Pinterest is an example of a content curation site that has become enormously popular with teachers. Pinterest users spend hours collecting ideas, resources, items of interest, nostalgia and so on and so forth. Despite the popularity of Pinterest and other online resources for collecting and curating information, is “collecting” a worthwhile endeavor during valuable classroom time?
It seems the answer to that question lies in a teacher’s ability to discern exactly what type of curation meets the educational objectives of the lesson. We have to look at the process of implementing technology in education as a value added activity that goes beyond collecting and classifying information under certain themes or topics.
To add true educational value, teachers need to consider how the collecting and curating process adds to the understanding of the lesson objective. How are the ideas connected? Will the curated content add to a depth of understanding for students studying a particular concept?
Will there be guidelines to decide what types of content will be collected? How will the information be organized? Will there be a unifying theme? What is the “why” behind what is collected? Is there a clear goal? How might curation be used to help students construct knowledge, as opposed to simply collecting reading material, videos, music, or other downloadable files? How do we support students in the curation effort and be comfortable knowing that we are using technology in a manner that is supported by evidence?
Nancy White addressed this issue in her article “Understanding Content Curation” (White, Nancy. “Understanding Content Curation.” Innovations in Education. N.p., 07 Jul 2012. Web. 15 Sep. 2013. http://d20innovation.d20blogs.org/page/2/). She developed this excellent visual to support the use of curation beyond collecting.
Pinterest is a visual curation tool that people use to collect photos, project ideas, favorite products, articles (with a photo), as well as video. You can create and share collections (called “boards”) of visual bookmarks (called “Pins”) on any topic of interest. There are also “shared” boards that allow groups to pin items. It’s possible for a teacher to have a “shared board” with students based on a topic being studied in class.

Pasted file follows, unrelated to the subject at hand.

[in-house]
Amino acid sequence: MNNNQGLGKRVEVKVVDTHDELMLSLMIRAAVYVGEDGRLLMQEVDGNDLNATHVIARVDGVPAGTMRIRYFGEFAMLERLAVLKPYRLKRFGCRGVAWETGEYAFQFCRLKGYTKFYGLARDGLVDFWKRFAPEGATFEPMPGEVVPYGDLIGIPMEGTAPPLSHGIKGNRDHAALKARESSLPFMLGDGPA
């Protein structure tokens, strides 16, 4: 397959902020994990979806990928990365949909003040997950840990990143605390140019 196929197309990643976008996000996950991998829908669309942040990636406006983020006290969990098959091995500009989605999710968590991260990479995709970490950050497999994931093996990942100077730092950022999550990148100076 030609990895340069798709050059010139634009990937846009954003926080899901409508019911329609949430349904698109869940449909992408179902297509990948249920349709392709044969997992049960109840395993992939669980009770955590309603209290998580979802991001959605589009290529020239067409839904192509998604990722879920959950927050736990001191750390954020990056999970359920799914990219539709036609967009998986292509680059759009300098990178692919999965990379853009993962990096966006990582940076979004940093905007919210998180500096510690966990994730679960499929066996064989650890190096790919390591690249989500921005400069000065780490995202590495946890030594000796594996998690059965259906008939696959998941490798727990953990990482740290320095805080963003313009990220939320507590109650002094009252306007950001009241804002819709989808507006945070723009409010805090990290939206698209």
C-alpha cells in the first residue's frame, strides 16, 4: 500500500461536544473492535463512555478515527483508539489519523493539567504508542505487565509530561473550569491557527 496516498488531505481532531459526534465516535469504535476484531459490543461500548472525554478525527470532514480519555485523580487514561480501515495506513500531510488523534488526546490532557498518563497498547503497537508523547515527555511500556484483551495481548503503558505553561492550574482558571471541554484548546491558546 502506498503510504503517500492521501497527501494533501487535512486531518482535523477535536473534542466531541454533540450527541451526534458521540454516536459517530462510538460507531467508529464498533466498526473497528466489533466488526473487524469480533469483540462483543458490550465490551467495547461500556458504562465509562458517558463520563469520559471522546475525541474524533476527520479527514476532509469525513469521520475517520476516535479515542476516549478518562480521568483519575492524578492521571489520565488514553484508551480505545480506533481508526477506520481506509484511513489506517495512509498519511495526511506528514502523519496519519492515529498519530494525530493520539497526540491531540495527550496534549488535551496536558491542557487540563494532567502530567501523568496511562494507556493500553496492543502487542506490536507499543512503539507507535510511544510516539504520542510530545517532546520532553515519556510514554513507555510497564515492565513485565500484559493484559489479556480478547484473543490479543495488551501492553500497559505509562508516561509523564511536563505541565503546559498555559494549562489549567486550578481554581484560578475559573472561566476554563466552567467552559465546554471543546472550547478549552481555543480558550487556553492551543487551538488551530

Flipboard is a social networking site that uses beautifully designed, magazine style, pages to curate information.
It’s possible to read all your social networking sites through Flipboard as well as favorite news sources like the New York Times or Huffington Post.
What I didn’t expect is the capability to view video from YouTube or other sites through Flipboard. No longer is a “magazine” solely a repository for text.
*NOTE: Currently, there are no parental controls on Flipboard because there is not an account system set up to allow for these types of monitors.
Scoop.it a.k.a. Read.it
Scoop.it is one of the original curation sites. You can have up to five topics free of charge. The site provides suggestions for curating based your topics. It’s easy to curate articles from suggestions offered. There’s also a plug in for most browsers so that while surfing the web you can simply “scoop.it” by clicking on the browser plug-in icon to add the article to your Scoop.it category.
For more information about using technology to strengthen instruction, see Susan Fitzell’s book, Using iPads and Other Cutting Edge Technology to Strengthen Your Instruction.